Republican wins on hot button topics such as abortion and former President Donald Trump have “enthused” and “engaged” a lackluster Democratic electorate, according to a former White House official.
Jen Psaki, President Joe Biden’s former press secretary, made her first appearance on MSNBC Tuesday since being hired by the network and claimed Trump and abortion restrictions have energized the electorate.
“Appearing on ‘Alex Wagner Tonight,’ on Tuesday evening, Psaki claimed the Democratic Party has flipped from being unexcited about the upcoming elections at the beginning of the year, to now being ‘engaged’ and wanting to ‘participate’ in the races.”
“I mean if you look back on the NBC poll from back in January, Democrats were not that into the midterms, you know? They just weren’t that into it,” Psaki said. “It’s gone up by 20 percentage points almost, the excitement and enthusiasm for participating. That is largely related to Dobbs, largely related to women across the country, young women across the country, and even men being scared of a woman’s right to choose being taken away from them.”
New York Times political analyst Nate Cohn recently wrote that Democratic mid-term polling could be a “mirage.”
“That warning sign is flashing again: Democratic Senate candidates are outrunning expectations in the same places where the polls overestimated [President] Biden in 2020 and [Hillary] Clinton in 2016,” he wrote in Monday’s newsletter.
Wagner cited Cohn’s newsletter, asking Psaki how she thought Democrats would fare in roughly 60 days.
“Usually the midterms are a check on power and yet the biggest piece of sort of powerful policy change has come as a result of the Supreme Court decision on Dobbs,” Wagner said. “And in many ways, these midterms may end up being a referendum on Republican power more so than Democratic power.”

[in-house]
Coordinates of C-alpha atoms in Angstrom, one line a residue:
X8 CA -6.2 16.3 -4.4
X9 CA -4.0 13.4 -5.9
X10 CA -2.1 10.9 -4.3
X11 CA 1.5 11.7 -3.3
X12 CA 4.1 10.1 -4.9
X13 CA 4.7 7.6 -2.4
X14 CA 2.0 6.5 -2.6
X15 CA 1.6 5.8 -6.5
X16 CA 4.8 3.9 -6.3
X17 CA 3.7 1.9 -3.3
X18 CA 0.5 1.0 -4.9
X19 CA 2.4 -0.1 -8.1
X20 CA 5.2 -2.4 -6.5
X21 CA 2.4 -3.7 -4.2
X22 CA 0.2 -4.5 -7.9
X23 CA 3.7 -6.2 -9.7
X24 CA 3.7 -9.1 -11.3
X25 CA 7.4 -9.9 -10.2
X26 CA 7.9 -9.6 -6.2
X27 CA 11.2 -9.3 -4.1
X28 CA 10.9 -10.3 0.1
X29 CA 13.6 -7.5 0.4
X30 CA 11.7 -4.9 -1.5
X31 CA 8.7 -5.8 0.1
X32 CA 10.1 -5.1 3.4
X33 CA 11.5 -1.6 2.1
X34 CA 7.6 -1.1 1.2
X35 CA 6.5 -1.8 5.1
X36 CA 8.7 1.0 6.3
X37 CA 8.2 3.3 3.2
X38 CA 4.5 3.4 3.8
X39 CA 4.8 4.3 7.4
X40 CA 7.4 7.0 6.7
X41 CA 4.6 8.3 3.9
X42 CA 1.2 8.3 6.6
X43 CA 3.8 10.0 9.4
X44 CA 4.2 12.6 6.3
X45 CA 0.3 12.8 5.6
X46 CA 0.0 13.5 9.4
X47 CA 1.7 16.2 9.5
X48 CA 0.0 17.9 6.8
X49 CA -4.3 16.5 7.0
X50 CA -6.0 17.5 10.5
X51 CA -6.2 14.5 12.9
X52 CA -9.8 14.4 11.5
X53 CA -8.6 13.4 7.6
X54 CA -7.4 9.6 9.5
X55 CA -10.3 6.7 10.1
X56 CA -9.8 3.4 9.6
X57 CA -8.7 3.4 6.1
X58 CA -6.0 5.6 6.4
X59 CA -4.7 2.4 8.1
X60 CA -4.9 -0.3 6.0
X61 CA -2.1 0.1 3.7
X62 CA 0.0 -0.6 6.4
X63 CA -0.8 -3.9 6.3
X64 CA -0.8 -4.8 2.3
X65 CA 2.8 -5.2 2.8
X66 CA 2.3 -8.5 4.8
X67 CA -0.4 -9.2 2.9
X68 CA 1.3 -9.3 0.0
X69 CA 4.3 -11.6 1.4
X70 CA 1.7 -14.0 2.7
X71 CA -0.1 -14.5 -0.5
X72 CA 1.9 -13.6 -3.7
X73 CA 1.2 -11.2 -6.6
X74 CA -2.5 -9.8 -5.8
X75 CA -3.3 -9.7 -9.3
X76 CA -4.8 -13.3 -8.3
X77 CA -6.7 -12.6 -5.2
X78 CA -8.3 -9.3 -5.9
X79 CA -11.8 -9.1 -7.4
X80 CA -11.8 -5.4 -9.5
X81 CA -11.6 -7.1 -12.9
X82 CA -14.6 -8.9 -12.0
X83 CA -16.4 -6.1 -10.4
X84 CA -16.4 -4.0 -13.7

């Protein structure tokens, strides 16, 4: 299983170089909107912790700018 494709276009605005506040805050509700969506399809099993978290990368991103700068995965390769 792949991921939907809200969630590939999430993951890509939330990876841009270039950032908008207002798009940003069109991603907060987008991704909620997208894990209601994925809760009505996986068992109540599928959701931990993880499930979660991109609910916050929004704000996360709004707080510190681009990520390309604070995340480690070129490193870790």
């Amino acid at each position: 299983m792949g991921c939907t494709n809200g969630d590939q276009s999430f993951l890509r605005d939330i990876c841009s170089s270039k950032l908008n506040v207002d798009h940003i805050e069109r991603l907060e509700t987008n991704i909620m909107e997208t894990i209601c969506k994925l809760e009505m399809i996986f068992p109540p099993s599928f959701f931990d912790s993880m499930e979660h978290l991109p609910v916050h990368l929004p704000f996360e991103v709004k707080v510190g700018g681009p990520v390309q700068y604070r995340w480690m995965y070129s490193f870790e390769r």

Psaki agreed, saying Republican pro-life policies may be an “animating factor” for Democratic voters ahead of the election.
“To your point, it’s largely flipped now, where people are saying the anger is among the members of the Democratic Party, which is the party in power, which is so rare for that to be the case,” Psaki said. “People are enthused, they’re engaged, they wanna get out and vote, they wanna participate in the process, and many Democrats, women, independents who were not that excited, were going to be in their jammies on election night as of a few months ago, they don’t want their rights to be taken away. And that has been a huge factor that has changed the dynamics of the race.”
Referring to former President Trump as a “figurehead in the Republican Party and in national politics,” Wagner said his influence could have an effect on Democratic voters, as well.
“Well nothing’s more of a driving and excitement factor like Donald Trump for Democrats, right?” Psaki said. “I mean they love to be opposed to him, ‘cause they are. Um, independents, many don’t want to see another reign of Trump. The more he engages in the race, the more he puts himself out there, the more it’s a reminder of what’s at stake to people. And having Trump on the ballot is a hugely energizing factor in a lot of these races.”
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